At Quarto, near Genoa, Garibaldi, with the clandestine support of Cavour and Victor Emmanuel, assembled a force of about a thousand men - known simply as I Mille - and on May 5, 1860, the expedition embarked to carve out one of the most glorious chapters in Italian history. Landing unopposed at Marsala, on the western coast of the island, Garibaldi's army, augmented by Sicilian recruits, marched rapidly inland. After decisively defeating the Neapolitans at Calatafimi, Garibaldi stormed Palermo, capturing the city after a short but fierce struggle in the first week of June. Garibaldi's success prompted the Piedmontese government to be more open in their support and soon thousands of volunteers, along with large quantities of weapons and ammunition, were sailing regularly southward.

Among the newcomers were several hundred Hungarians, one of them Figyelmessy. On July 16 the Hungarians asked and received Garibaldi's permission to form a contingent of their own. Figyelmessy, with the rank of major, was appointed commander of one of the two Hungarian cavalry squadrons.

Accompanying the Hungarians was the noted French writer Maxime du Camp, whose books Expedition Des Deux-Siciles, Souvenirs Personnels and Recollections of a Literary Life have left a vivid picture of the men and activities of the Legion during the campaign. Also tagging along with the Hungarian Legion for a while was the celebrated Alexandre Dumas. The 57-year old author of such classics as The Three Musketeers and The Count of Monte Cristo was reporting on the war for a Parisian newspaper. Traveling with him was his 19-year mistress, affectionately called the Admiral by one and all.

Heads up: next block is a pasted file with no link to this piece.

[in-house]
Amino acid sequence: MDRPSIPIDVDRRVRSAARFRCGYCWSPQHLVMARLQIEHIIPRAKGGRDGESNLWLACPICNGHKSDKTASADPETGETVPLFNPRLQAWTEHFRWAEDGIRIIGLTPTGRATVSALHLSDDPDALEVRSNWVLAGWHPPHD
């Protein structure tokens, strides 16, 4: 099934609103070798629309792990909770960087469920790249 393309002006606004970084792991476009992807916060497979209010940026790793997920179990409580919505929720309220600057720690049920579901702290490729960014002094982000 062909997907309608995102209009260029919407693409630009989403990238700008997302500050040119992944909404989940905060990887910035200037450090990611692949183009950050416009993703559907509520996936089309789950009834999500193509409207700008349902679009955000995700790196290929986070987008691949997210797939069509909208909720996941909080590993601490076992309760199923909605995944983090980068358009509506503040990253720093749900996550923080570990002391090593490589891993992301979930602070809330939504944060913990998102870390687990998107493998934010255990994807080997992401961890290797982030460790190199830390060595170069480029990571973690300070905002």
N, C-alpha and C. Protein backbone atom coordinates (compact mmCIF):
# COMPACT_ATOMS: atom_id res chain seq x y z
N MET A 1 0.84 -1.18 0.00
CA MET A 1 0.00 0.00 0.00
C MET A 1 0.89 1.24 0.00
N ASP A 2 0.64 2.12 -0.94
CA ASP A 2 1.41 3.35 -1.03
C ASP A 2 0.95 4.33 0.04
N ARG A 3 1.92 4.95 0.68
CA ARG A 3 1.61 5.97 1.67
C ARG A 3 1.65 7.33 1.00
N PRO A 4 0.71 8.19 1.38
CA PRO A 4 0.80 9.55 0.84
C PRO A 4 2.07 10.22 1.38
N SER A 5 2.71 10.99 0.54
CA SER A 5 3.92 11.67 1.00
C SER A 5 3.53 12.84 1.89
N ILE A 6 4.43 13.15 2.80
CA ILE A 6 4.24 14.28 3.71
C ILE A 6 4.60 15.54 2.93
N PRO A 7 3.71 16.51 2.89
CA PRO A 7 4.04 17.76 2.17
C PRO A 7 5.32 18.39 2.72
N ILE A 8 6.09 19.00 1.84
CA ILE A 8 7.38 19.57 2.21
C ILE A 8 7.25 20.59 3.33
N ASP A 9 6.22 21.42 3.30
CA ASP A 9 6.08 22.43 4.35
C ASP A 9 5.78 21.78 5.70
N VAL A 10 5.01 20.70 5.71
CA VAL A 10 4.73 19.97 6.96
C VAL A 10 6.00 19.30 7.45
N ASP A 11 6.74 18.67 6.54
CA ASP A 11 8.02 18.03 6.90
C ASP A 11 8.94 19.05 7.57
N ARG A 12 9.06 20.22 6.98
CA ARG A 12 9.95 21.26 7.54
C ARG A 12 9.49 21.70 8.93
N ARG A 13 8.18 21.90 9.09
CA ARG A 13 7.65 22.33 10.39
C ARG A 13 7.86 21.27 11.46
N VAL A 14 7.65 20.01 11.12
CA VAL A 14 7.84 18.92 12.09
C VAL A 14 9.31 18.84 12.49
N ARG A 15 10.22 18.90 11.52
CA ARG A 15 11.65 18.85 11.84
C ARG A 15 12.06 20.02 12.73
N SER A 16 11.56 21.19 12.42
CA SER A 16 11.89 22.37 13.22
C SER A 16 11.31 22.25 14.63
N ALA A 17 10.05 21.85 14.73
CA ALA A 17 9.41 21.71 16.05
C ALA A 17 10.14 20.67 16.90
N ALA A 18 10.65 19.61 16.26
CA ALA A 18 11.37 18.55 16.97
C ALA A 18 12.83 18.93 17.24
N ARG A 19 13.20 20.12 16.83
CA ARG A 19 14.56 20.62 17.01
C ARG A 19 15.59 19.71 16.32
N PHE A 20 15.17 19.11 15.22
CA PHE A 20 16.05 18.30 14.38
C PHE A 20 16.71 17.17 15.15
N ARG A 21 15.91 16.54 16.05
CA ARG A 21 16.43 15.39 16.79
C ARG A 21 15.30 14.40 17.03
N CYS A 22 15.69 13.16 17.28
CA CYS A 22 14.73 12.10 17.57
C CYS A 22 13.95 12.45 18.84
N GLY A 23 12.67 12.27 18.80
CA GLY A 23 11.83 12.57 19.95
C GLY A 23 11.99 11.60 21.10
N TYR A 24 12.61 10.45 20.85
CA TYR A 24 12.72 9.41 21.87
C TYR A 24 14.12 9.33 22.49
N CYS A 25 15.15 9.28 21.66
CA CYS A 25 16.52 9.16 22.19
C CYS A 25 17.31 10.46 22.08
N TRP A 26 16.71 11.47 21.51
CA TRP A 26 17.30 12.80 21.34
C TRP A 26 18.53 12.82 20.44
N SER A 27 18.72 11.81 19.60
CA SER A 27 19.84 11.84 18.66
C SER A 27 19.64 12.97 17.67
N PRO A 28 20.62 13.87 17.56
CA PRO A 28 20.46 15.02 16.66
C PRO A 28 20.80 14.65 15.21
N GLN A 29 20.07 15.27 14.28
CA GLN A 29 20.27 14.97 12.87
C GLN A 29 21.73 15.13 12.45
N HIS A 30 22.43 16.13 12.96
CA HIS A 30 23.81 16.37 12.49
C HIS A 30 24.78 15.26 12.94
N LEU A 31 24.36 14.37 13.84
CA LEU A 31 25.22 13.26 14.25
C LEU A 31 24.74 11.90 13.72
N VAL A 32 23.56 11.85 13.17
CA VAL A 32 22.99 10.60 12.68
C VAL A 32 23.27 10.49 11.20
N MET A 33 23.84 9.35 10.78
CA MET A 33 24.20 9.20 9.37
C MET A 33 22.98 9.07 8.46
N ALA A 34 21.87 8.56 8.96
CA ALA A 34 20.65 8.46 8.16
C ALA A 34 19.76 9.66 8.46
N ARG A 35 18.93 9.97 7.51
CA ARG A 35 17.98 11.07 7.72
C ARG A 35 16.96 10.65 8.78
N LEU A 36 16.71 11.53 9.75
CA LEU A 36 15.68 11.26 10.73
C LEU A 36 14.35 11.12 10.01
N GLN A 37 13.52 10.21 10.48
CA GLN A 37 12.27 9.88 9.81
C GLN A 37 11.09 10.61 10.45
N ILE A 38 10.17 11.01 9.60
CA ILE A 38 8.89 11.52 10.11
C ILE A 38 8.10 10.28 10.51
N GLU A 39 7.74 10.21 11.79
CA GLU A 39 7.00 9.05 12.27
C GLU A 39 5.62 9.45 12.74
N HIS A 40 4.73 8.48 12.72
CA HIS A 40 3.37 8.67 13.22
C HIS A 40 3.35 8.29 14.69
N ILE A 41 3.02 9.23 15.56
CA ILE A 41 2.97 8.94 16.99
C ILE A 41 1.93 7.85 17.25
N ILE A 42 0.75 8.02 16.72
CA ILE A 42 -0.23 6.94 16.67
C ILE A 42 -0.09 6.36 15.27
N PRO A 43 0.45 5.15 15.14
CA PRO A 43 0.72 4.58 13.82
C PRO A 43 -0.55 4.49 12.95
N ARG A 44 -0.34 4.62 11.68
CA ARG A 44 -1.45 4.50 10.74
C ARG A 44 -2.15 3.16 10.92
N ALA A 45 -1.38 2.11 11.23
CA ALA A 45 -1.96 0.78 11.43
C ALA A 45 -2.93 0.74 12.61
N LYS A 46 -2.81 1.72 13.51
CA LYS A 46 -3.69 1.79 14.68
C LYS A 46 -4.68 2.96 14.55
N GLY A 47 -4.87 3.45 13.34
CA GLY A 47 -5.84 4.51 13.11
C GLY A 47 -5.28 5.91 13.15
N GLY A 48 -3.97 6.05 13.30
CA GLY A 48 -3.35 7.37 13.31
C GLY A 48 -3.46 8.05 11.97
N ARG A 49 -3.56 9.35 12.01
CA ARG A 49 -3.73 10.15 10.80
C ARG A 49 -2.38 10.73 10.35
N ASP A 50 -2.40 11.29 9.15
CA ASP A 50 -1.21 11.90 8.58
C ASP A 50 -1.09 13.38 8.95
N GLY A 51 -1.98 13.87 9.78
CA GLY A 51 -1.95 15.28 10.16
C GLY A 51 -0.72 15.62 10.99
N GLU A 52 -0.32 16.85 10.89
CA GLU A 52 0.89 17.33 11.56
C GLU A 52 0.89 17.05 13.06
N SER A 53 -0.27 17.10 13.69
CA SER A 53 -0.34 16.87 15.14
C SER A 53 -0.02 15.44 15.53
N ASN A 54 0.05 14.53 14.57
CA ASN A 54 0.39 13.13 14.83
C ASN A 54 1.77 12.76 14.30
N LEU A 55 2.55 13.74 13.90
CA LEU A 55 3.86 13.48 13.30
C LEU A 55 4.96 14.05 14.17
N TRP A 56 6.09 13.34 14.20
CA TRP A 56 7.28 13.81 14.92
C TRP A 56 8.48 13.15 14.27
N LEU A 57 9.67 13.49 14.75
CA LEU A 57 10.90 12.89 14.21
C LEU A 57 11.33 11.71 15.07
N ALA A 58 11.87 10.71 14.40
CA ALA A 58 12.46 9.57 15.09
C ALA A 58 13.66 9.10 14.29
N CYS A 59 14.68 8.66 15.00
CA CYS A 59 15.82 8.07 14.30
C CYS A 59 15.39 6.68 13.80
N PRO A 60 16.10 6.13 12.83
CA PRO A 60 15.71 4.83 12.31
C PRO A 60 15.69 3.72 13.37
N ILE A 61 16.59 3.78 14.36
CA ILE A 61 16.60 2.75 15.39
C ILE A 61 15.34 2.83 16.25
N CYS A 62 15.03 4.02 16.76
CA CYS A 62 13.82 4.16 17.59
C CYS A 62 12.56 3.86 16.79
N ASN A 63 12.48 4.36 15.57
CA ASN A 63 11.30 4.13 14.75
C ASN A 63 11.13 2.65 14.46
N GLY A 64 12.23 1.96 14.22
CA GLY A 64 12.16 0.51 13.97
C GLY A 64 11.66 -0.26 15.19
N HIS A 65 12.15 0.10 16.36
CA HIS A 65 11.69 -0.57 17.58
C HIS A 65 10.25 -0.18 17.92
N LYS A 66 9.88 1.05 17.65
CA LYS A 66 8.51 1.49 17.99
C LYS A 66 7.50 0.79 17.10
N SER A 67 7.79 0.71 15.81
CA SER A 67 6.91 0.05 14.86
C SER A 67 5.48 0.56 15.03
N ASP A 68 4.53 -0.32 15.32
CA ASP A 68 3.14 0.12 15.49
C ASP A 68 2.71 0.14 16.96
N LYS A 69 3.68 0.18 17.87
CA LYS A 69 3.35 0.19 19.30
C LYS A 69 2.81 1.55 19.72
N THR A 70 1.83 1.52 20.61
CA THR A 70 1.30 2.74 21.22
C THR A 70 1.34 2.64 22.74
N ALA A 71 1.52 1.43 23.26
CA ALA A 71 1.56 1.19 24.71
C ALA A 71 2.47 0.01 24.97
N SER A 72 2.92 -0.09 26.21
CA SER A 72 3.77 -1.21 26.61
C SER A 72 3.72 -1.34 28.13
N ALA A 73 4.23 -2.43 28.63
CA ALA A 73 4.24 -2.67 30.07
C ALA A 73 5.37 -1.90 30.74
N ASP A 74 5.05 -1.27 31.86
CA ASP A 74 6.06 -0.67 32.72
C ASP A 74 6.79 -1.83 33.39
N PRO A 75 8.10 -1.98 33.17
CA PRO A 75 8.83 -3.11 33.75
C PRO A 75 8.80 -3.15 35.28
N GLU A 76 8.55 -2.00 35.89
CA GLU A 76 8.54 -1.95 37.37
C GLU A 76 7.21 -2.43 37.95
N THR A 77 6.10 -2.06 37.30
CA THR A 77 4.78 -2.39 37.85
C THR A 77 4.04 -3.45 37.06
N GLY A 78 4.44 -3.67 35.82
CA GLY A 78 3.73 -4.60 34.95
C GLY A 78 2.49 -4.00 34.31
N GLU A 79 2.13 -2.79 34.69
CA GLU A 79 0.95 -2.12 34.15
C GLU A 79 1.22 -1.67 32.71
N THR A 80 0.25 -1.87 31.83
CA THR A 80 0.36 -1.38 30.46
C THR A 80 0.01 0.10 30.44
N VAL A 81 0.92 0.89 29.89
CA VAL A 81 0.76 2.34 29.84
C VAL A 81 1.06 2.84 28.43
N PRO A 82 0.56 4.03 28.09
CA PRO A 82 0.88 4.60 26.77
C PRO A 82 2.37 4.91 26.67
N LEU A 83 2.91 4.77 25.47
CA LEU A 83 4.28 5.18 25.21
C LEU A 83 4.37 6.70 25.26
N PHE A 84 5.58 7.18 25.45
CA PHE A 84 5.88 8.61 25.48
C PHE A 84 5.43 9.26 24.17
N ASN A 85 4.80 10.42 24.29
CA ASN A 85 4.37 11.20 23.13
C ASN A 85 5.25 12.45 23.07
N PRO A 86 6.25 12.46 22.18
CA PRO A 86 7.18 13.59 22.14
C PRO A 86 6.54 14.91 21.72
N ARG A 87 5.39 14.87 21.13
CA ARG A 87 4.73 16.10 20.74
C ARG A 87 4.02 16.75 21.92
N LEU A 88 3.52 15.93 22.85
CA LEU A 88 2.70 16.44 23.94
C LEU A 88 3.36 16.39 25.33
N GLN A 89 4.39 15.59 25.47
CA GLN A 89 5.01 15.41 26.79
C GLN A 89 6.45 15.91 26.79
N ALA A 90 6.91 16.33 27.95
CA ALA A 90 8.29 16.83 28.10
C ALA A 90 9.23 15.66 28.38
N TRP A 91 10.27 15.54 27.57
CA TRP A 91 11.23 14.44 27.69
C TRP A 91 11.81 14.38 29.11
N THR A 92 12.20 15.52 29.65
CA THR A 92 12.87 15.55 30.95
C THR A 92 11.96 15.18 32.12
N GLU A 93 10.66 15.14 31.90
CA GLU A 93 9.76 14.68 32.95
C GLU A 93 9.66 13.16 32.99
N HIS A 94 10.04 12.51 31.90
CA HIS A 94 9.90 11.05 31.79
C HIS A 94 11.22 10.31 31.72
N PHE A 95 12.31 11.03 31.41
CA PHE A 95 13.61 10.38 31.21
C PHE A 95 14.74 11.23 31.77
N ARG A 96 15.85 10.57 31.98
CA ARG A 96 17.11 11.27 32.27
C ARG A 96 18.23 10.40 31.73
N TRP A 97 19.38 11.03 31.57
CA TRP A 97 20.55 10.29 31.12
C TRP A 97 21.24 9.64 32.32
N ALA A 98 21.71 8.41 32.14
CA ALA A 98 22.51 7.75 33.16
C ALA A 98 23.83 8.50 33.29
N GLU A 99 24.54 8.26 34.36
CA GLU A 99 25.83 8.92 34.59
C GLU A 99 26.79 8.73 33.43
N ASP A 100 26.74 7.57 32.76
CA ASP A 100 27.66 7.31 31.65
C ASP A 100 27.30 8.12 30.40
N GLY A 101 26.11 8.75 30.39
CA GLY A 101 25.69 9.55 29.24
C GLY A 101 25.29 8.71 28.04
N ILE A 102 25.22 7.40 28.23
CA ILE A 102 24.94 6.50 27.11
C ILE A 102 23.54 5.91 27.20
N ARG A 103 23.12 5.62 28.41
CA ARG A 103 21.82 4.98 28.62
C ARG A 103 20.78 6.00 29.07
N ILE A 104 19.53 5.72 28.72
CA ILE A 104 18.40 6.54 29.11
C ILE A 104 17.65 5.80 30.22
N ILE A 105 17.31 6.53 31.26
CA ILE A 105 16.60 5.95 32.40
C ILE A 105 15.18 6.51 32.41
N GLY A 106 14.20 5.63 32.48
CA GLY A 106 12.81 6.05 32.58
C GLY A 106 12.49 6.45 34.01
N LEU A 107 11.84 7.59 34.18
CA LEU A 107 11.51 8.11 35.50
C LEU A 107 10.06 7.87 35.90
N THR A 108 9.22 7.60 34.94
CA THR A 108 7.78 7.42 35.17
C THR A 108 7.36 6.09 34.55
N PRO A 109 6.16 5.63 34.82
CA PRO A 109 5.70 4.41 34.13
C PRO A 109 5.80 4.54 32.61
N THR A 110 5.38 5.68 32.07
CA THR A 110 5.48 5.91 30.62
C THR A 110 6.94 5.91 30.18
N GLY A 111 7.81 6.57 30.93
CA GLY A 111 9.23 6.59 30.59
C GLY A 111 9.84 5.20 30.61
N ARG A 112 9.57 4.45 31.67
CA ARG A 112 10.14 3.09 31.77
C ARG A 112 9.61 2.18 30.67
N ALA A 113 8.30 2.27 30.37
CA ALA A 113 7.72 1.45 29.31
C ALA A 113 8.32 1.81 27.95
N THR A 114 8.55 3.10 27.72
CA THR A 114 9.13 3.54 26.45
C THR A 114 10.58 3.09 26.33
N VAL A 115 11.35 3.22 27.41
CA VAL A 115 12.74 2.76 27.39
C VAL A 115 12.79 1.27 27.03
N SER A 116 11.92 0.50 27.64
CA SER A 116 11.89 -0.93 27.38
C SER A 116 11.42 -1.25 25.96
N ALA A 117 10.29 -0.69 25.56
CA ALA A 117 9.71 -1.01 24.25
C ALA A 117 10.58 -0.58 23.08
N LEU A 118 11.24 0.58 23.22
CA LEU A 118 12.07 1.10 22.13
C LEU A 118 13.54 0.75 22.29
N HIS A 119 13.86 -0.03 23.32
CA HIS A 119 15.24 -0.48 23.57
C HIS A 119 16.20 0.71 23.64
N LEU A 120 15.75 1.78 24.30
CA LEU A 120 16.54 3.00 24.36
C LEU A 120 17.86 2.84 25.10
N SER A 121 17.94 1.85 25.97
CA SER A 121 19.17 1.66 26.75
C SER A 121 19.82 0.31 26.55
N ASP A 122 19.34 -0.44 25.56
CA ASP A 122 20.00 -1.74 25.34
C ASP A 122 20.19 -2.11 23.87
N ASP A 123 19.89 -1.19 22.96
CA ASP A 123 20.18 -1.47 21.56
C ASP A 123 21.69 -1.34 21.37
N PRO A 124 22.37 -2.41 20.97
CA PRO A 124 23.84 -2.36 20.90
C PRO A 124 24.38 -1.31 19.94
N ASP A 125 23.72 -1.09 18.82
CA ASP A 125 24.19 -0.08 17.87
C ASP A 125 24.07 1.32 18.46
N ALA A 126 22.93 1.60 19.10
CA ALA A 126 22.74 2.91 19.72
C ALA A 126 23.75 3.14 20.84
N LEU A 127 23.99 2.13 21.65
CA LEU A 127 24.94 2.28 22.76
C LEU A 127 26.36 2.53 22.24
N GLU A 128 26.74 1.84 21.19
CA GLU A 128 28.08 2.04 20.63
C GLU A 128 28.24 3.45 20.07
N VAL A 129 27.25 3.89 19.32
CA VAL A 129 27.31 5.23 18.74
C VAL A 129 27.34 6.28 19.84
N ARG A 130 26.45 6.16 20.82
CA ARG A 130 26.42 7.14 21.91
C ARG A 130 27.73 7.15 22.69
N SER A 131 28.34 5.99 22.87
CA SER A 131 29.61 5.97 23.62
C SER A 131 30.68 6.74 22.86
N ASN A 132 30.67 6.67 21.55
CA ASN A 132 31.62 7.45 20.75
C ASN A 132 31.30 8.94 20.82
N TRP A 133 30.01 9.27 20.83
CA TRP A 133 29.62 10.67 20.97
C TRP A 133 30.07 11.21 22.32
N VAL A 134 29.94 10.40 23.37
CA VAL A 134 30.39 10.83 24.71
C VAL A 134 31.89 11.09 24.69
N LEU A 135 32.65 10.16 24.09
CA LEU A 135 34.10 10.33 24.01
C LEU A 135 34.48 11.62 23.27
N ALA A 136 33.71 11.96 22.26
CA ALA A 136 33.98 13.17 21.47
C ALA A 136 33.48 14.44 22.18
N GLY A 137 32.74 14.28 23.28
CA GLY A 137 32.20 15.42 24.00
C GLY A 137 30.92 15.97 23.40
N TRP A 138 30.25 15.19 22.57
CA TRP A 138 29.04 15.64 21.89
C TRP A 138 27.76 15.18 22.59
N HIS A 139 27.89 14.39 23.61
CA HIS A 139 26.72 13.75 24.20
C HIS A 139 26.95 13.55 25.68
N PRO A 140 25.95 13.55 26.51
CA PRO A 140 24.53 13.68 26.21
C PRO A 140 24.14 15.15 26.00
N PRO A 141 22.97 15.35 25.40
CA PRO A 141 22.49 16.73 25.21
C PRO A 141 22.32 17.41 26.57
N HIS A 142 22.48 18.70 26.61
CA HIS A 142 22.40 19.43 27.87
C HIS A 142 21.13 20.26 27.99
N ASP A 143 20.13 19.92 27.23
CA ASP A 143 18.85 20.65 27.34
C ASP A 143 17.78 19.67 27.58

After securing Sicily, Garibaldi crossed the Straits of Messina during the night of August 19. His progress through Calabria was one of uninterrupted triumph. The Bourbon forces simply melted away at his approach. King Francis II, with the remnants of his army, fled from Naples, determined to make a stand at the fortified city of Capua on the Volturno River.

Garibaldi's string of victories convinced Cavour that it was time for the Piedmontese army to assume an active role. But blocking their way to the south was the Papal States, posing a very delicate diplomatic problem. Feeling sure that great powers of Europe would not intervene, Cavour presented an ultimatum to the Pope and at the same time told Napoleon III, the Pope's chief protector, that the Piedmontese were undertaking the invasion to stop Garibaldi and his revolutionaries in their tracks. The ruse worked. After crossing the frontier, the Piedmontese dispersed the Pontificals at Castelfidardo, eliminating all obstacles to the south.

Meanwhile, the Neapolitans holding Capua and the nearby fortress of Gaeta recognized that their situation was becoming more perilous with each passing day. With Garibaldi's forces confronting them to the south and the Piedmontese regulars advancing relentlessly from the north, they had to act quickly and decisively. Believing that they could break through Garibaldi's lines, thousands of Bourbon soldiers sallied forth from Capua in the early hours of October 1.